Among deer burgers, goose liver pate, paprika chicken with nokedli dumplings, Mangalica stew (“a cute Hungarian curly haired pig that happens to be delicious,” according to the interpreter) and a bottle of Hungarian wine, she talks about her job as a Japanese-to-Hungarian interpreter and translator. Although she speaks fluent English, neither the Japanese nor the Hungarians she works with do, so she mainly translates directly between their native languages.
“There was a guy transferred here from Japan who brought his whole family,” she tells me. “They integrated very well. The wife took Hungarian classes and the children were enrolled in Hungarian school, although they went to Japanese school on the weekends. They loved Hungary,” she concluded rather wistfully.
It turns out that not all Japanese settle in so well to this diminutive country that has largely resisted immigration (87 percent of the population is said to be Hungarian) and where company employees leave work at 4:30 p.m., something unheard of in Japan. A small but proud nation, Hungary has a spa culture similar to Japan’s onsen culture, with “wellness centers” that provide spa activities such as massages, relaxation spaces, indoor swimming pools, saunas, steam rooms, jacuzzis at 30 degrees Celsius (“nurui [tepid], the Japanese always say”) and hydro facilities for alternating hot and cold ablutions.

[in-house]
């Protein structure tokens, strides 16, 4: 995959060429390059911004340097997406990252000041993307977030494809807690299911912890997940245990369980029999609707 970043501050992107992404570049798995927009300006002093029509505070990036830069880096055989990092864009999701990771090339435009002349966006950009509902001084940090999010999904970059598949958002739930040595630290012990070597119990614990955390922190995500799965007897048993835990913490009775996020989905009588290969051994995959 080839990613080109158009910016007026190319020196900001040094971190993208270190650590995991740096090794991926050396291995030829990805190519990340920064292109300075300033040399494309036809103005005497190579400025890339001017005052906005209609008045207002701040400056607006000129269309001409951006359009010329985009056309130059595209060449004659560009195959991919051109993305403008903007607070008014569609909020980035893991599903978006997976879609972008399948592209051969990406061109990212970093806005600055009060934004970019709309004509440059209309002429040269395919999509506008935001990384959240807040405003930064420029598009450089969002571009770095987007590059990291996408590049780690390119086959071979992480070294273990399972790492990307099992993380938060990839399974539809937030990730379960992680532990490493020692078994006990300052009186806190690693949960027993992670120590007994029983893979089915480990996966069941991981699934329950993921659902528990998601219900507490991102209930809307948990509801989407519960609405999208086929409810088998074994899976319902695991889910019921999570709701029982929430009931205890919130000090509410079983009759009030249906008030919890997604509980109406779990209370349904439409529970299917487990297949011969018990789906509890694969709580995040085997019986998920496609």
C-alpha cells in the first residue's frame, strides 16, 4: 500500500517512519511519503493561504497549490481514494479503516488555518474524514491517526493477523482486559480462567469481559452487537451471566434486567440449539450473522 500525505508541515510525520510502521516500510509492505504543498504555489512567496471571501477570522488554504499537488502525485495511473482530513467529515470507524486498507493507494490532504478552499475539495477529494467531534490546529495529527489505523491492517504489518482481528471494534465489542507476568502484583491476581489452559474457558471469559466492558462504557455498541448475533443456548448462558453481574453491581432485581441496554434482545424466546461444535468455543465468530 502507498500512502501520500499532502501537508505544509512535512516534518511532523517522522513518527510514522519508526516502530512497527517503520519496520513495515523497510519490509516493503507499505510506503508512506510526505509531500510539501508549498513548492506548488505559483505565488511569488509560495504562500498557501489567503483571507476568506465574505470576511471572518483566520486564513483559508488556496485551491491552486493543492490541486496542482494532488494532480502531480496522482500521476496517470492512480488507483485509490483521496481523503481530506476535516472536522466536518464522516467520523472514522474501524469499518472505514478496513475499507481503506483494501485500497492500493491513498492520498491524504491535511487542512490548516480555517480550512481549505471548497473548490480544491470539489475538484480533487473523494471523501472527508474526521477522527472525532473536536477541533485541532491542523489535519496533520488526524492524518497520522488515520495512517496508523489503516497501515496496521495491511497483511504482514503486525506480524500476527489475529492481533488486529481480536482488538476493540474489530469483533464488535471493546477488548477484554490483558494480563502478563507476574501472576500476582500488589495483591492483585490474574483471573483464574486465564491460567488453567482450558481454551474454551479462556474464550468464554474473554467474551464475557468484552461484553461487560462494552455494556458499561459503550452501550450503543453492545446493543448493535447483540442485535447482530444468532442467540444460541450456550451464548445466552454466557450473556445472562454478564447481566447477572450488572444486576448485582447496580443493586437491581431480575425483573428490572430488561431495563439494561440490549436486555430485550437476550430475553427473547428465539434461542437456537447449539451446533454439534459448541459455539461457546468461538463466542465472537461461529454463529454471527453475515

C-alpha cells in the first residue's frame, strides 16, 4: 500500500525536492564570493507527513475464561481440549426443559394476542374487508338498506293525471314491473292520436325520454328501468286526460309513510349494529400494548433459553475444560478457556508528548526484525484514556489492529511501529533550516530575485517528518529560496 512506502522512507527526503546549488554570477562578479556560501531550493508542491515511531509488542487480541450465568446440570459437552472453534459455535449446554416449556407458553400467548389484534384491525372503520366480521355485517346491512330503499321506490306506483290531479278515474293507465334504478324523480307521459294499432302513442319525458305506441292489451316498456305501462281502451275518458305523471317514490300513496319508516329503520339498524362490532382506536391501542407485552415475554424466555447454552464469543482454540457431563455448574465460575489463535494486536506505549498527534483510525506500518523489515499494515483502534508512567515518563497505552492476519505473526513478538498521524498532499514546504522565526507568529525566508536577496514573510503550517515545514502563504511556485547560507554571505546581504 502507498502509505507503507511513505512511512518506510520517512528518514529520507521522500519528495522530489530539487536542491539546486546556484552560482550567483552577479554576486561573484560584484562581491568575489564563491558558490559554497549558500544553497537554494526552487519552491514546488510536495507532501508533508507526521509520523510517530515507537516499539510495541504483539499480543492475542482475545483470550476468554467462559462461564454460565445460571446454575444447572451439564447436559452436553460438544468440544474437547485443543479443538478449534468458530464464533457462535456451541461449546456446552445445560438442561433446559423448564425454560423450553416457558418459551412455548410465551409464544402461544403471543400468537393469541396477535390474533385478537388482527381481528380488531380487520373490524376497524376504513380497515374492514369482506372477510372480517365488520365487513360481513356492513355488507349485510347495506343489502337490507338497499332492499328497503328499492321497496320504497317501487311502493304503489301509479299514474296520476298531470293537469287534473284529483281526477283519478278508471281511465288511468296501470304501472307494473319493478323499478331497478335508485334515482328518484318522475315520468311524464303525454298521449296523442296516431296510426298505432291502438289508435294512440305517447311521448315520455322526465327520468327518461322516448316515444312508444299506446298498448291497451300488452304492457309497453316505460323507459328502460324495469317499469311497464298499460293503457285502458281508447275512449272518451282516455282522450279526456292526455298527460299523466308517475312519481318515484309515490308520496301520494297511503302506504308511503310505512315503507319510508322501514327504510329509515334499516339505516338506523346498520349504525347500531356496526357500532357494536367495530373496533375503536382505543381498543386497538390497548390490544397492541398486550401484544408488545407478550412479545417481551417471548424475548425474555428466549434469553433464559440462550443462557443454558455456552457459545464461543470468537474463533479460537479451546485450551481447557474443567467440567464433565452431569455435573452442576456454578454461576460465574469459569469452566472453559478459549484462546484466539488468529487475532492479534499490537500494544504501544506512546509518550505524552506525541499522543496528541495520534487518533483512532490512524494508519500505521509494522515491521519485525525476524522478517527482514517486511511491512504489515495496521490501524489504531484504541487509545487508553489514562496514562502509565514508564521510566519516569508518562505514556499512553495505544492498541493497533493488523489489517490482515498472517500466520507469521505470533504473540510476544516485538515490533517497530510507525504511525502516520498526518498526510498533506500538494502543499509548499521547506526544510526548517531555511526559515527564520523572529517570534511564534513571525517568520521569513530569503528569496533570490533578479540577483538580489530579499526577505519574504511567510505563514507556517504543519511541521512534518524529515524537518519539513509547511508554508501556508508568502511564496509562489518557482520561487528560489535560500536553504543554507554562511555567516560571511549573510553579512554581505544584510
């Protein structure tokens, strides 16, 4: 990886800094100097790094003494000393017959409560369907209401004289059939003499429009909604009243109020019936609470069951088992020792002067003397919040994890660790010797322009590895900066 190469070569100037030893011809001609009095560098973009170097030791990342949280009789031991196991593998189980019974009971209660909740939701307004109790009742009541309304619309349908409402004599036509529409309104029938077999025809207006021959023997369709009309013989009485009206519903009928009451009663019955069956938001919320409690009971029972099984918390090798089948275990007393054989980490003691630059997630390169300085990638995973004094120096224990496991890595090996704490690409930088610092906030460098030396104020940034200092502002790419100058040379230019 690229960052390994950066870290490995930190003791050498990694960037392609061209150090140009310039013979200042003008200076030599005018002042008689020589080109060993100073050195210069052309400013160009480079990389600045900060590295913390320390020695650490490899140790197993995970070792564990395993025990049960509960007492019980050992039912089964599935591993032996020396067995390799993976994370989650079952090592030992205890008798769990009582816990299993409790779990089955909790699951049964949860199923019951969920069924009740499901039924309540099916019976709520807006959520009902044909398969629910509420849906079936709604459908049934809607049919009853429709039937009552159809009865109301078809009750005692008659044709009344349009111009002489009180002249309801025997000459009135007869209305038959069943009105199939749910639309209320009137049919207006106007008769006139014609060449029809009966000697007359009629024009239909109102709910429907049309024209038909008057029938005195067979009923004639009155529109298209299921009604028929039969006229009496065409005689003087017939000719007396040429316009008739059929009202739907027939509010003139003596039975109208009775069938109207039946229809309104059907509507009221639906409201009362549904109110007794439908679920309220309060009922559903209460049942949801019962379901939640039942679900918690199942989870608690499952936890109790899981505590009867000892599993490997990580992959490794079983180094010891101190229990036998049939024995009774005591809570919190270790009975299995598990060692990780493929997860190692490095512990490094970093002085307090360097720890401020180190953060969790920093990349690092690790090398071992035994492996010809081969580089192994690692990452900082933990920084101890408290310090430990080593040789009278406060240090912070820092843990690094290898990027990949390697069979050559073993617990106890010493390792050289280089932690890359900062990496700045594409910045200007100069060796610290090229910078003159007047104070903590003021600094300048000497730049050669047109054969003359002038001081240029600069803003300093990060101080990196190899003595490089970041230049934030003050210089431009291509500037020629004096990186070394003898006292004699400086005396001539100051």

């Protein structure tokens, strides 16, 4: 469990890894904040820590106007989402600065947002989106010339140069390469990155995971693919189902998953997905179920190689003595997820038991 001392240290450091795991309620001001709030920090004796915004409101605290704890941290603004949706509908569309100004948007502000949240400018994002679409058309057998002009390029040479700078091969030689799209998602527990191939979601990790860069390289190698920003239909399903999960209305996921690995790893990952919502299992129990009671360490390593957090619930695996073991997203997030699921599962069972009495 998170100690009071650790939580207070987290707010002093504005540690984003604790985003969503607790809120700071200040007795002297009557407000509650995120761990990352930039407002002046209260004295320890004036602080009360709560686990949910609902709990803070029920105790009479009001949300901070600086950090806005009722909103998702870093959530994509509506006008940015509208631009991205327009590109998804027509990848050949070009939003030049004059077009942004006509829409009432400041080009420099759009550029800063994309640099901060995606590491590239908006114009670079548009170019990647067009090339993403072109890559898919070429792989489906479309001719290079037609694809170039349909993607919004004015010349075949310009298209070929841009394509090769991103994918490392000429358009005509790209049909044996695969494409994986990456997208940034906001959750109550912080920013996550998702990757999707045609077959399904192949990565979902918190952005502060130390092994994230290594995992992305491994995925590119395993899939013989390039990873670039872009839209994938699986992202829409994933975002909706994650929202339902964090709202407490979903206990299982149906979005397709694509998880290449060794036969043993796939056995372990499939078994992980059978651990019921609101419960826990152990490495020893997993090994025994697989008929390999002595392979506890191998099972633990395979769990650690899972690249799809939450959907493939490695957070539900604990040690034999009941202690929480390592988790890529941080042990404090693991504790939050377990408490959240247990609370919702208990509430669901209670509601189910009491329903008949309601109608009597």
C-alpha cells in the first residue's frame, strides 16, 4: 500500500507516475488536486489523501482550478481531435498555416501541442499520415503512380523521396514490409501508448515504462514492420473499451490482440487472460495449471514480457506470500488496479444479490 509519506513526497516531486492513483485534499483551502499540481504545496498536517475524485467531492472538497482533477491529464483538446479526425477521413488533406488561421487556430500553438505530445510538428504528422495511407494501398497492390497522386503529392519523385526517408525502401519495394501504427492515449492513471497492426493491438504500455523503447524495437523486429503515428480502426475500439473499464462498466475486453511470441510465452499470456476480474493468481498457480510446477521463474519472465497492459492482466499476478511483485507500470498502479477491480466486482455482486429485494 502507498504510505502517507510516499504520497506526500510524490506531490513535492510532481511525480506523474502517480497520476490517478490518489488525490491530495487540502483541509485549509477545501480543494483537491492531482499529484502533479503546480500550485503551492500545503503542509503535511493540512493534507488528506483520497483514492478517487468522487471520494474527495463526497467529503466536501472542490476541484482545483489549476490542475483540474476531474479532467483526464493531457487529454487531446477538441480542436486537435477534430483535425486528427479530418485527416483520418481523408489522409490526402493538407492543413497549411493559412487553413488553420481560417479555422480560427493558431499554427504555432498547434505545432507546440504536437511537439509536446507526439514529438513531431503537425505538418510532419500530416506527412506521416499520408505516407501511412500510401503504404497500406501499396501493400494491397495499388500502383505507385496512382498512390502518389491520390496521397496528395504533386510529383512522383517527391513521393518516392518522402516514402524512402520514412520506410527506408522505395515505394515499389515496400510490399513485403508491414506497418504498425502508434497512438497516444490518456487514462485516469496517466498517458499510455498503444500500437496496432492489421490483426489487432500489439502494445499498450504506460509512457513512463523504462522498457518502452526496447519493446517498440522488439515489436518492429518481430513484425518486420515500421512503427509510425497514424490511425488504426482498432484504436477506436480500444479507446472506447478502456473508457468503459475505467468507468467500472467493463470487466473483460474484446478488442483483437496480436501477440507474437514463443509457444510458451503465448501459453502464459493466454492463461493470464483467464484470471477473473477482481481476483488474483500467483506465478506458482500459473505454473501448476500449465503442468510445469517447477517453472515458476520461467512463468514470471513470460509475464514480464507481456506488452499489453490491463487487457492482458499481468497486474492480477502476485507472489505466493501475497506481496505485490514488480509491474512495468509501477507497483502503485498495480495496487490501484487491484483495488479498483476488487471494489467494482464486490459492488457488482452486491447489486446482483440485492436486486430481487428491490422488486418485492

Hungarians are duly impressed by Westerners who learn their language, especially if they develop a degree of proficiency. “I have a friend from England — he speaks perfect Hungarian!” the interpreter says. “I love to hear him speak because he speaks so fluently and can even use Hungarian slang.”
Our conversation is frequently interrupted by phone calls she must answer (“It’s the Japanese”). She chatters away in their language about housing, personnel, lunch meetings. Yes, she will get back to them with answers by tomorrow morning. “Yes, yes, of course. Goodbye.”
Finally, at 7 p.m., she stops answering the phone. “They are in Hungary now, they must learn they cannot just ring up at any hour with work-related questions.” The phone keeps ringing but she remains engaged in her conversation with me.
It’s not long before she is relating the most interesting parts of her job. Although she spends many hours at the office translating letters and emails and greeting Japanese guests from the home office, the juicier bits were those that fell outside of mere translation.